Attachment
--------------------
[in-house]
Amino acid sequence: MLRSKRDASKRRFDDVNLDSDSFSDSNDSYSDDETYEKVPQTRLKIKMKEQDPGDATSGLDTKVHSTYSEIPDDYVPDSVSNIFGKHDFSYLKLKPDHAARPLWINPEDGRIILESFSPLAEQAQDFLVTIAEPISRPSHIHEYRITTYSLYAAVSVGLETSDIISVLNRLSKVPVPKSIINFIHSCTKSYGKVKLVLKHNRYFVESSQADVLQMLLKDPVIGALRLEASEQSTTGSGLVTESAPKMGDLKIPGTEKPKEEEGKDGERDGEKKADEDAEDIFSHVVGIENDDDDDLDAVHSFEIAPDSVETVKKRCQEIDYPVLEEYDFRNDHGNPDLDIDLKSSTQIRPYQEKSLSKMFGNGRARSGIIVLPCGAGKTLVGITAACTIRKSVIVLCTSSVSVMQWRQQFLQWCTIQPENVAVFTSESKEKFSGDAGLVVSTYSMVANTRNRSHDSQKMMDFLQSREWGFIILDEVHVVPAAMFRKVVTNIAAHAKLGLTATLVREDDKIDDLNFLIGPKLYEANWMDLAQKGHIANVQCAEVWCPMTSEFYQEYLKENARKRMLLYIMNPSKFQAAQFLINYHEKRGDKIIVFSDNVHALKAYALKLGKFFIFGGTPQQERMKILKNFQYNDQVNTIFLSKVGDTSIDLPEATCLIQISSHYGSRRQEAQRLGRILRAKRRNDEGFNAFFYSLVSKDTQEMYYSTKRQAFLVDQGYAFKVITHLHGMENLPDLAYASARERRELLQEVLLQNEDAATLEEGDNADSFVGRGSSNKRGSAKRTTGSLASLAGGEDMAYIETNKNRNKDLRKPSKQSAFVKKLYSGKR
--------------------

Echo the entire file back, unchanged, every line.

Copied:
[in-house]
Amino acid sequence: MLRSKRDASKRRFDDVNLDSDSFSDSNDSYSDDETYEKVPQTRLKIKMKEQDPGDATSGLDTKVHSTYSEIPDDYVPDSVSNIFGKHDFSYLKLKPDHAARPLWINPEDGRIILESFSPLAEQAQDFLVTIAEPISRPSHIHEYRITTYSLYAAVSVGLETSDIISVLNRLSKVPVPKSIINFIHSCTKSYGKVKLVLKHNRYFVESSQADVLQMLLKDPVIGALRLEASEQSTTGSGLVTESAPKMGDLKIPGTEKPKEEEGKDGERDGEKKADEDAEDIFSHVVGIENDDDDDLDAVHSFEIAPDSVETVKKRCQEIDYPVLEEYDFRNDHGNPDLDIDLKSSTQIRPYQEKSLSKMFGNGRARSGIIVLPCGAGKTLVGITAACTIRKSVIVLCTSSVSVMQWRQQFLQWCTIQPENVAVFTSESKEKFSGDAGLVVSTYSMVANTRNRSHDSQKMMDFLQSREWGFIILDEVHVVPAAMFRKVVTNIAAHAKLGLTATLVREDDKIDDLNFLIGPKLYEANWMDLAQKGHIANVQCAEVWCPMTSEFYQEYLKENARKRMLLYIMNPSKFQAAQFLINYHEKRGDKIIVFSDNVHALKAYALKLGKFFIFGGTPQQERMKILKNFQYNDQVNTIFLSKVGDTSIDLPEATCLIQISSHYGSRRQEAQRLGRILRAKRRNDEGFNAFFYSLVSKDTQEMYYSTKRQAFLVDQGYAFKVITHLHGMENLPDLAYASARERRELLQEVLLQNEDAATLEEGDNADSFVGRGSSNKRGSAKRTTGSLASLAGGEDMAYIETNKNRNKDLRKPSKQSAFVKKLYSGKR